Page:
The University of Arizona

Matric potential of clay loam soils on arid rangelands in southern New Mexico.

C.H. Herbel, R.P. Gibbens


The matric potential of soil water is presented for 6 clay loam sites on floodplains of arid rangelands. Gypsum resistance blocks impregnated with plaster of paris were placed at 6 soil depths to 122 cm. At 4 locations, blocks were placed inside and outside a buried sheet metal cylinder so that estimates could be obtained of matric potential due to precipitation and due to precipitation plus run-in. The average annual precipitation during the approximate 20-year study period was 242 mm, slightly above the long-time average. Haplargids dominated by tobosa [Hilaria mutica (Buckl.)Benth.] had a greater probability of the matric potential greater than or equal to -1.5 MPa (wet soil) than the Calciorthids dominated by burrograss (Scleropogon brevifolius Phil.). The probability of matric potential greater than or equal to -1.5 MPa (wet soil) was as great or greater in winter as during the summer growing season. The factors affecting matric potential were amount and nature of precipitation, amount of run-in water, soil and vegetation type, position on the landscape, and microrelief.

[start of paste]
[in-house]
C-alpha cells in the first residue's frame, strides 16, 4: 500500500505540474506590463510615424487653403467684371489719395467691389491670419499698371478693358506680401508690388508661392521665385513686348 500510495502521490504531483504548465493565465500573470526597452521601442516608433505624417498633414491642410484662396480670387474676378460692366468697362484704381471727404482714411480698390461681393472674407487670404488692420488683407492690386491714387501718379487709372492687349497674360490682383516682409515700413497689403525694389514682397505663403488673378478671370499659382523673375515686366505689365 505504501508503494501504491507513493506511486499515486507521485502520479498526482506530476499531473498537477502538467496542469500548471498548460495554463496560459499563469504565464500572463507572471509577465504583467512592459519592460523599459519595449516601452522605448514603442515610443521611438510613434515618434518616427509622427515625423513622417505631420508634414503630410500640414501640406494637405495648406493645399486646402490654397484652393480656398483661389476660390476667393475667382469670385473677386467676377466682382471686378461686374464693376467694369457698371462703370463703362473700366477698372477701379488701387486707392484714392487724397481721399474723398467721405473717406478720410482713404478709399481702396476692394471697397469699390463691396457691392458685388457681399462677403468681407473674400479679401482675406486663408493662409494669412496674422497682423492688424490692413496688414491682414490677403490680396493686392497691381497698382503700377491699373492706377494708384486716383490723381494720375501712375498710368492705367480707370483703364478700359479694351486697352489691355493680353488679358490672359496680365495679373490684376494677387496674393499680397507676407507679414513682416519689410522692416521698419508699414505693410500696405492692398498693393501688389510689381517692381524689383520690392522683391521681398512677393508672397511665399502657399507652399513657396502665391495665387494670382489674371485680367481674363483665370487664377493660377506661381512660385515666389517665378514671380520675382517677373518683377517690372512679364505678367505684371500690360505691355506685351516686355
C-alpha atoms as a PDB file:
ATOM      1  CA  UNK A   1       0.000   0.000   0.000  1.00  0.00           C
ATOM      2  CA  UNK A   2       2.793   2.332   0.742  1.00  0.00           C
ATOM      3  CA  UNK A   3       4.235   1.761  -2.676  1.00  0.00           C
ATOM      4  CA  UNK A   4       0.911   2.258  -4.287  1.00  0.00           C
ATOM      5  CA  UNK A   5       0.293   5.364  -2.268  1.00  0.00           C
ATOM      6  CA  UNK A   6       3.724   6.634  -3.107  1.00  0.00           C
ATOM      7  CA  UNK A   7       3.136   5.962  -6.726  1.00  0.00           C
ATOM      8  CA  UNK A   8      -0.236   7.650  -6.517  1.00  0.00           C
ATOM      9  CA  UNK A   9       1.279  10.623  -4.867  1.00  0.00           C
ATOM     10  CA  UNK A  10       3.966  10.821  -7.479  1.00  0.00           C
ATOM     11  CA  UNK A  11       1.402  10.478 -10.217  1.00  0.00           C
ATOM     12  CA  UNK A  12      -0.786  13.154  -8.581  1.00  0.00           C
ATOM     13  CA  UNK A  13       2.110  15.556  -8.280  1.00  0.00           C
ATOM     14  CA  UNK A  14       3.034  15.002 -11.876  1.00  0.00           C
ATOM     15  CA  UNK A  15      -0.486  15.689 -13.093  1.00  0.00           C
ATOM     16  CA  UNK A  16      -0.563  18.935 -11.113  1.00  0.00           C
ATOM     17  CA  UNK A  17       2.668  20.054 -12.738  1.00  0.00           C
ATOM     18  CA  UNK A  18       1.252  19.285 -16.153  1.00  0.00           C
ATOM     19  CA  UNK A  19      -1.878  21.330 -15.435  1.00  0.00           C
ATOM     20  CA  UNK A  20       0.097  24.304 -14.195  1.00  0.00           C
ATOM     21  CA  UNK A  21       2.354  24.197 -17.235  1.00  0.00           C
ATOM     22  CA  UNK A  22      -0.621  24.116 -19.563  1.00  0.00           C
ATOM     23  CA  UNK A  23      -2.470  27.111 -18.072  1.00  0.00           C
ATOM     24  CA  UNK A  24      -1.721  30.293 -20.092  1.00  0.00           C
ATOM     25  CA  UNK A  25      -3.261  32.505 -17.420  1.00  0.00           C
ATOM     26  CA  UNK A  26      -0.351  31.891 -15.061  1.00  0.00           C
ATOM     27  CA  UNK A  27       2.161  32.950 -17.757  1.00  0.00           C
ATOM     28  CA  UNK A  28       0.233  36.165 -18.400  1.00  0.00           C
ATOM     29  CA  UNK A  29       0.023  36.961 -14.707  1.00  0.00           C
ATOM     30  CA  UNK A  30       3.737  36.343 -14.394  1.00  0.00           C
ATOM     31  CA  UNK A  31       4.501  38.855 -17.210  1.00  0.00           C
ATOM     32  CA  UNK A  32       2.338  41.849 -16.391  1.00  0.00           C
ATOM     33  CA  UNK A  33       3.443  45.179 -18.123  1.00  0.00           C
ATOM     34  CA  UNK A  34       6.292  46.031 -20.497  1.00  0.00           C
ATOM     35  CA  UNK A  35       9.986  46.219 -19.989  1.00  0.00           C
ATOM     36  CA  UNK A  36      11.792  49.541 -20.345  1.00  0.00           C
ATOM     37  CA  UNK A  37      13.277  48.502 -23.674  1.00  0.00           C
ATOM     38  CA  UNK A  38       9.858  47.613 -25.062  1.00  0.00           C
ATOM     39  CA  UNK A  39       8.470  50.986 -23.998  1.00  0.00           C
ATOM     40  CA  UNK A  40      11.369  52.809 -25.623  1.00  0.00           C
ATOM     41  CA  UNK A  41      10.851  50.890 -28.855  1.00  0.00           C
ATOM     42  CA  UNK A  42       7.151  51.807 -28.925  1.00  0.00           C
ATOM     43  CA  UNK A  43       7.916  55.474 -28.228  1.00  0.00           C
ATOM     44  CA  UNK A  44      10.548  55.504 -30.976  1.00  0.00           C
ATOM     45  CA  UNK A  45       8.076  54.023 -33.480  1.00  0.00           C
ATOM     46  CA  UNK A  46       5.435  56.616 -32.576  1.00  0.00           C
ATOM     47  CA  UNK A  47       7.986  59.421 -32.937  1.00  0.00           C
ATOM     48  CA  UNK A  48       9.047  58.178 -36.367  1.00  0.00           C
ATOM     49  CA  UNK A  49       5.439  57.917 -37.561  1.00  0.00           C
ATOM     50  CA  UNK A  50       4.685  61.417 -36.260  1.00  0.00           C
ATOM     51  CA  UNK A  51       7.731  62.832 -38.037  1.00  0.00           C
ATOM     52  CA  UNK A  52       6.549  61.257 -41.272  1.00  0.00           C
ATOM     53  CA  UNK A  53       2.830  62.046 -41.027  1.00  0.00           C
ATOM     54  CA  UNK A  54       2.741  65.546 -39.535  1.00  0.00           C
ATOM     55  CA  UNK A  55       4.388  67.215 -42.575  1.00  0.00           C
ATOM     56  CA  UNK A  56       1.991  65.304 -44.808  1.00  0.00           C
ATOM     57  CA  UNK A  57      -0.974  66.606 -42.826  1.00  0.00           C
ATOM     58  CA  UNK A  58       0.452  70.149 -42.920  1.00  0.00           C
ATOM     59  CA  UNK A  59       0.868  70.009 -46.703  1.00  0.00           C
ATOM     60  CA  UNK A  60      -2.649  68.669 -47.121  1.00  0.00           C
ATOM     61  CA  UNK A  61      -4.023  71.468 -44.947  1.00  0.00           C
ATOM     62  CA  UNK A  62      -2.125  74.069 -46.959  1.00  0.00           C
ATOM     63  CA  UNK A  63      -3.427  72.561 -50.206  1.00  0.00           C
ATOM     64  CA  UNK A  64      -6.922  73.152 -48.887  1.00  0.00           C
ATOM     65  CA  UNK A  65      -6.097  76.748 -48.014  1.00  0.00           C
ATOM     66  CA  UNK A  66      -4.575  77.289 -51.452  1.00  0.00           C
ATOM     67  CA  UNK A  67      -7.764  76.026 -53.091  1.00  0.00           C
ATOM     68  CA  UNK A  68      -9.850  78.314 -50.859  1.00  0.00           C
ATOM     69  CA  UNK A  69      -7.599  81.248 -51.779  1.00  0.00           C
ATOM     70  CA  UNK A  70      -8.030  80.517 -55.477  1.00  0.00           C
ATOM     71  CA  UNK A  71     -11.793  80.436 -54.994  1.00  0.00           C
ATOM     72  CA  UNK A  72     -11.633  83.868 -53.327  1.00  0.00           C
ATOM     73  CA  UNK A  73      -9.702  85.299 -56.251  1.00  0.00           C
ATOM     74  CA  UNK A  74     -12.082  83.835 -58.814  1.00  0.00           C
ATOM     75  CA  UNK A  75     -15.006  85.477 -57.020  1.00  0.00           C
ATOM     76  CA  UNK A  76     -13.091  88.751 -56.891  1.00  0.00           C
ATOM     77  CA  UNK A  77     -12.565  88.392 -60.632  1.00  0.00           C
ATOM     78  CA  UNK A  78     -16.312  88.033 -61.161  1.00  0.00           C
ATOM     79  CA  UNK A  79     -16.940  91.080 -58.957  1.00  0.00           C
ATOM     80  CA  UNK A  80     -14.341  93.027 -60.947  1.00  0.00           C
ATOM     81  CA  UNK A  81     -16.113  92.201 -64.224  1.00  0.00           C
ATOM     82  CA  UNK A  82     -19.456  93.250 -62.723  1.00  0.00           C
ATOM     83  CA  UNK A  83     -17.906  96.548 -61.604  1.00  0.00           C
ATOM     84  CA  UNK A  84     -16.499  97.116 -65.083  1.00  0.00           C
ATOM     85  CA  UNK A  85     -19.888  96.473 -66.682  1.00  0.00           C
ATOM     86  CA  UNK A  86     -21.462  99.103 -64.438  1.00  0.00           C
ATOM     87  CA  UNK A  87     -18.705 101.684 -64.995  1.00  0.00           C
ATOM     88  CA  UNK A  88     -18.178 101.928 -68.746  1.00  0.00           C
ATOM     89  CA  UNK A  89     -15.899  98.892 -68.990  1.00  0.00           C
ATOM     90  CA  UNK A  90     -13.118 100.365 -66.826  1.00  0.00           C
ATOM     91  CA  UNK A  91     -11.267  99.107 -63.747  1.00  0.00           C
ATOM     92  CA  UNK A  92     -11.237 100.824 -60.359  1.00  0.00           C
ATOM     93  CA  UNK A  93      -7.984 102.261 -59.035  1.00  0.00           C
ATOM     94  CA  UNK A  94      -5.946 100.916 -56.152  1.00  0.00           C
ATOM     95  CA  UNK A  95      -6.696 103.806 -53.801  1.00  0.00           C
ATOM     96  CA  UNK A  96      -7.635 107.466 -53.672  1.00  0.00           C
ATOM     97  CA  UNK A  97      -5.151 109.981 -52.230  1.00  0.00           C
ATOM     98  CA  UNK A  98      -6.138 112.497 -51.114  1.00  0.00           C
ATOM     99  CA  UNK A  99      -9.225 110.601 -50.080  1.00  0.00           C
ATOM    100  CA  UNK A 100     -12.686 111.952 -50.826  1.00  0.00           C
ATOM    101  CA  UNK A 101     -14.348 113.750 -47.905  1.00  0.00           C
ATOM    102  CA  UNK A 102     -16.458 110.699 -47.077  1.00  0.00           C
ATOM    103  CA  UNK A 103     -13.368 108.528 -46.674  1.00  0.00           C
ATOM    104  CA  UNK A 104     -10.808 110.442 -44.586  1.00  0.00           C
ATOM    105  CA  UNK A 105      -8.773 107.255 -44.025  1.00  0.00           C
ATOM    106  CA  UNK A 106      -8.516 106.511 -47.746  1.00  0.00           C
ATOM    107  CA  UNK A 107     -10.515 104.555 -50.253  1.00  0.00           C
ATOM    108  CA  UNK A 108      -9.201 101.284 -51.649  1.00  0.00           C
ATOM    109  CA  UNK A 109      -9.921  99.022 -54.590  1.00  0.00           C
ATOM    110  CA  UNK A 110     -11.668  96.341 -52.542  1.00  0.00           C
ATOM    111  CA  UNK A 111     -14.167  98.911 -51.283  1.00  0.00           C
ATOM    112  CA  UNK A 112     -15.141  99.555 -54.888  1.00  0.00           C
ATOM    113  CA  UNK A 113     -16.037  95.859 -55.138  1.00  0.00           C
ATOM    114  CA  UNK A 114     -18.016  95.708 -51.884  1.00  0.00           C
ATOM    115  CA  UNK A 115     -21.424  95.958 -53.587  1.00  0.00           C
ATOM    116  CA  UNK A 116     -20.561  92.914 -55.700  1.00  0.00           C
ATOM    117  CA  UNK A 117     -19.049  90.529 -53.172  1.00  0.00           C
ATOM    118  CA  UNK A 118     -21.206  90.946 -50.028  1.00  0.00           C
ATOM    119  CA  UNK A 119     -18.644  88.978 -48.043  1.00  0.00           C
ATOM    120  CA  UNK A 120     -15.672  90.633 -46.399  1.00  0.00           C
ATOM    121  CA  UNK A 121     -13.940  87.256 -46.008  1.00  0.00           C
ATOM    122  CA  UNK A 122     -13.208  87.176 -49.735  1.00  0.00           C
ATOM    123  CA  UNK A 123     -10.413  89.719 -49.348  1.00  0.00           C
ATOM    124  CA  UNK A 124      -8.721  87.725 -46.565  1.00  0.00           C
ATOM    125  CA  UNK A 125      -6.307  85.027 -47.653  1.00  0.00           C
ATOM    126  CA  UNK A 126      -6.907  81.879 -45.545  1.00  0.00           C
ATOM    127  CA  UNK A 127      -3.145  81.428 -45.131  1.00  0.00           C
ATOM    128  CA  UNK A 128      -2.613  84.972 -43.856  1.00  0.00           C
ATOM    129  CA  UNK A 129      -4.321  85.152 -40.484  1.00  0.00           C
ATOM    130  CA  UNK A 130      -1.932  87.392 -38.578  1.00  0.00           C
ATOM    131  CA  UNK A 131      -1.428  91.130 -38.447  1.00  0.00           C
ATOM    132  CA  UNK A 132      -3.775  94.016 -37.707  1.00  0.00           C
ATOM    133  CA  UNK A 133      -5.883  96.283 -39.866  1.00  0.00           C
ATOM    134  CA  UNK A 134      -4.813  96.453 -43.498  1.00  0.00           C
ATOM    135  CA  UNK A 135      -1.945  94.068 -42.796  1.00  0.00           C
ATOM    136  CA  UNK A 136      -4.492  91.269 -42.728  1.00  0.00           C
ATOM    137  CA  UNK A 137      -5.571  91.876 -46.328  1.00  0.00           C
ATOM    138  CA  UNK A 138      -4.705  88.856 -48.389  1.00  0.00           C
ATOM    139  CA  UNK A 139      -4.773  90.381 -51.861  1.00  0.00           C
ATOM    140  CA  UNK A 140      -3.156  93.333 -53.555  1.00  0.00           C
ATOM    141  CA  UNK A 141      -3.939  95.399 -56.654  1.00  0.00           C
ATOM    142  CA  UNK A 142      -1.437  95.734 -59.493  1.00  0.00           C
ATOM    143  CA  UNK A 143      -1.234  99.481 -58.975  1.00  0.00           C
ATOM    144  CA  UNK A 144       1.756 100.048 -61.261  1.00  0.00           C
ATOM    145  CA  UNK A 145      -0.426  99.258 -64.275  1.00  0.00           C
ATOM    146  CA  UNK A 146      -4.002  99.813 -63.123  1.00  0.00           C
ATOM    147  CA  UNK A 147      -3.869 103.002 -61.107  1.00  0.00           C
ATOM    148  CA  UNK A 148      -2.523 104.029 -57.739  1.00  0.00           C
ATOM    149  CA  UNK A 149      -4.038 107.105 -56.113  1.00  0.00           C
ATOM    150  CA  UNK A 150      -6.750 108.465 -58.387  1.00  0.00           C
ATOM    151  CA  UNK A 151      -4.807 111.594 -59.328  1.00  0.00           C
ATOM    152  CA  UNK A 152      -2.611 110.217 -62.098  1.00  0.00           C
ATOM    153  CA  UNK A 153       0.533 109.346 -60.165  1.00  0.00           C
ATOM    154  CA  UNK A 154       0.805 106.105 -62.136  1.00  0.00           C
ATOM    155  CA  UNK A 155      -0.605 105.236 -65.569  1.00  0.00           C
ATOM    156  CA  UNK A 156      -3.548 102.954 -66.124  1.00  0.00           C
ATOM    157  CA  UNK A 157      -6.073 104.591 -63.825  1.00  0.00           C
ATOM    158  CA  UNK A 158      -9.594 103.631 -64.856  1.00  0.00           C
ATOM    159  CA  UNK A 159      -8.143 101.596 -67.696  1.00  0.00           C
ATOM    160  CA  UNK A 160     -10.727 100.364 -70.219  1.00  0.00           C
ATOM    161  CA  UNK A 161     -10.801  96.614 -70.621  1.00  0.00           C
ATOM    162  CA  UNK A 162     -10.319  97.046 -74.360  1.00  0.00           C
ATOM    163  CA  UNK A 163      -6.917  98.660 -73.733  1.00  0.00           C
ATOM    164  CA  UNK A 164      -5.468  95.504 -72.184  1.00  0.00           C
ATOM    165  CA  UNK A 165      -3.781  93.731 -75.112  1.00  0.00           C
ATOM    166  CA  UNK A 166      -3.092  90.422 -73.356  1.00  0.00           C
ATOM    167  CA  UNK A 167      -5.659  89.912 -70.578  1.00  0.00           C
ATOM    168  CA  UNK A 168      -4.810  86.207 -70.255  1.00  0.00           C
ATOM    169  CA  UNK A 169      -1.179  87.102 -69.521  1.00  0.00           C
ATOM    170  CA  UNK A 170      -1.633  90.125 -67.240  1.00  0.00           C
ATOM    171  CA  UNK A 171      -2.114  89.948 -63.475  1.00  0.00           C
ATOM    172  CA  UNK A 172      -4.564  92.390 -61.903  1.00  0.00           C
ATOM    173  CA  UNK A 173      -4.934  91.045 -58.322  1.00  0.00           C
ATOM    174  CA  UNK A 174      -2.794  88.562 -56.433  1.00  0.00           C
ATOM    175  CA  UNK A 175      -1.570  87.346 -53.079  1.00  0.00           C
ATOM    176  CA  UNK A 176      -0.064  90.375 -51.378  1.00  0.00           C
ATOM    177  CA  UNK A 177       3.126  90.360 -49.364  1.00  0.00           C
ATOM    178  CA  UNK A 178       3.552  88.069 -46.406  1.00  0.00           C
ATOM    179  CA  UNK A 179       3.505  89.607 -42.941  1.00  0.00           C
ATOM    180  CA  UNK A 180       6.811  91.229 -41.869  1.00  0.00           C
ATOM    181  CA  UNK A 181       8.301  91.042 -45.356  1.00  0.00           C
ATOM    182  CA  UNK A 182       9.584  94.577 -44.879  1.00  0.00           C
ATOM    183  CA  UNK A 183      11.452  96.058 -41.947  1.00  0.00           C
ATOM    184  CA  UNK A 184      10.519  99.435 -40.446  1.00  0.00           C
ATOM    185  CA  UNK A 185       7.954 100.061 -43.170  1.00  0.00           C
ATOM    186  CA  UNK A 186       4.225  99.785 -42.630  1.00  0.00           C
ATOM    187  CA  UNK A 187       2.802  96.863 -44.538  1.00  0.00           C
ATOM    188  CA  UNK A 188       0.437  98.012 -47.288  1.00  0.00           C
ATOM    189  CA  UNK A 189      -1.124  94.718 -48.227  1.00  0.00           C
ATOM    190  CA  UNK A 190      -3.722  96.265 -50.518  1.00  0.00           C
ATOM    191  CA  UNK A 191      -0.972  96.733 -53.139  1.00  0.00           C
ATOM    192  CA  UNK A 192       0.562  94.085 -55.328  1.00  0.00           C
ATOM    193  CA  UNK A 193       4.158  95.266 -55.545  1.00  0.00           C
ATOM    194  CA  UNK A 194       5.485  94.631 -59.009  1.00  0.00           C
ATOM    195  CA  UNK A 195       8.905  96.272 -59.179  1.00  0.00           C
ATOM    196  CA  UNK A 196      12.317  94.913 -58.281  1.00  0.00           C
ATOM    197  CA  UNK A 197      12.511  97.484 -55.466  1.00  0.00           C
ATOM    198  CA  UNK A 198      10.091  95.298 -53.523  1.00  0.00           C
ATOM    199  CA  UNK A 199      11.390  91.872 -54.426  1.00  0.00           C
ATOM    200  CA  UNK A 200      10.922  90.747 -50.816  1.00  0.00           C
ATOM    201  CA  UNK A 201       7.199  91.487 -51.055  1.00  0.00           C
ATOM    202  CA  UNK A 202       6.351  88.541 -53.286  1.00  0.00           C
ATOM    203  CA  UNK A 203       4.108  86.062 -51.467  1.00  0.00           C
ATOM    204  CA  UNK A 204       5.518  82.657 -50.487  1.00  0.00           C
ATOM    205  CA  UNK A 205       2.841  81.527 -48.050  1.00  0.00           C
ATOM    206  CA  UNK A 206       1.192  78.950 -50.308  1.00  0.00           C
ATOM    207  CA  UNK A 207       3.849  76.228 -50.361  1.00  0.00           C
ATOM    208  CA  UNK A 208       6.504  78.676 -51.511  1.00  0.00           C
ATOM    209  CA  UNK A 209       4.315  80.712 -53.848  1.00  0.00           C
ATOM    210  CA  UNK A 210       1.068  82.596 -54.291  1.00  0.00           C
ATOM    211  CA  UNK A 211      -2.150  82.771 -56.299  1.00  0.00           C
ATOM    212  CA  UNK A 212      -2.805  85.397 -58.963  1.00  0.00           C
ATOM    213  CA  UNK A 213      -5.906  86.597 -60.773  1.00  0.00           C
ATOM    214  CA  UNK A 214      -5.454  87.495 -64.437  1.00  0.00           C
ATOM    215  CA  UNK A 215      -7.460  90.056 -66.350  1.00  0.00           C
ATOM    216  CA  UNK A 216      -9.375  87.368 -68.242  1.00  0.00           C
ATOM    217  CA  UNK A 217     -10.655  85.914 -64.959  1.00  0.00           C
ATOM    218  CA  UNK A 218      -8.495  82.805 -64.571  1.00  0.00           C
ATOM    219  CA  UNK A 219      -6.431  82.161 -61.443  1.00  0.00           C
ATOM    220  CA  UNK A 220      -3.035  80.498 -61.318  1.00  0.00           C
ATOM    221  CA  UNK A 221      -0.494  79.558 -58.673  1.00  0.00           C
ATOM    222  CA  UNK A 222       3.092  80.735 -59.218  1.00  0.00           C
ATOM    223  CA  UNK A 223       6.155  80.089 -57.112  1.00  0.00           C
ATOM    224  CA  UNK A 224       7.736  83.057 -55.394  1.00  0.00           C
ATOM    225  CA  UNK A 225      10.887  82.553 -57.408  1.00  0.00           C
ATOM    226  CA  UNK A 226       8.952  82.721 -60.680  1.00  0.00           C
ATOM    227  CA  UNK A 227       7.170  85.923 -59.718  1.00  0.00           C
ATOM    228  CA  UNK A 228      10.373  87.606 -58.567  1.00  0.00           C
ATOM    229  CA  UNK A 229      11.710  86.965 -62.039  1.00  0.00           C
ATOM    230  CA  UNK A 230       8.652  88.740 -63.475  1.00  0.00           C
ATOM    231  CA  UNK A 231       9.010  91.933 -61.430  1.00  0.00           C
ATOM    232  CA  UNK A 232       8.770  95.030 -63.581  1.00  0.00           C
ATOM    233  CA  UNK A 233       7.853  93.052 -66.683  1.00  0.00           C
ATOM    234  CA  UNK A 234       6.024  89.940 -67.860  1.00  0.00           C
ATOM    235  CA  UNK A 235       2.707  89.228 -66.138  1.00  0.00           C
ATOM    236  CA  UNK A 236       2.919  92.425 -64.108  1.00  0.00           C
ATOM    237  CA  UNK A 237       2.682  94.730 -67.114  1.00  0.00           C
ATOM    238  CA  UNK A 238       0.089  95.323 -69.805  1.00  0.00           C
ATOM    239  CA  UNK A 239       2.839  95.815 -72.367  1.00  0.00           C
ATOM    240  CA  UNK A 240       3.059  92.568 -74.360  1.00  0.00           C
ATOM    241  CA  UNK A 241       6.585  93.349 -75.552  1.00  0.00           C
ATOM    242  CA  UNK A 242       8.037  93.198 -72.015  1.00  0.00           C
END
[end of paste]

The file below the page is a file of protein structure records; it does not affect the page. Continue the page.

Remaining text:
matric potential;clay loam soils;New Mexico

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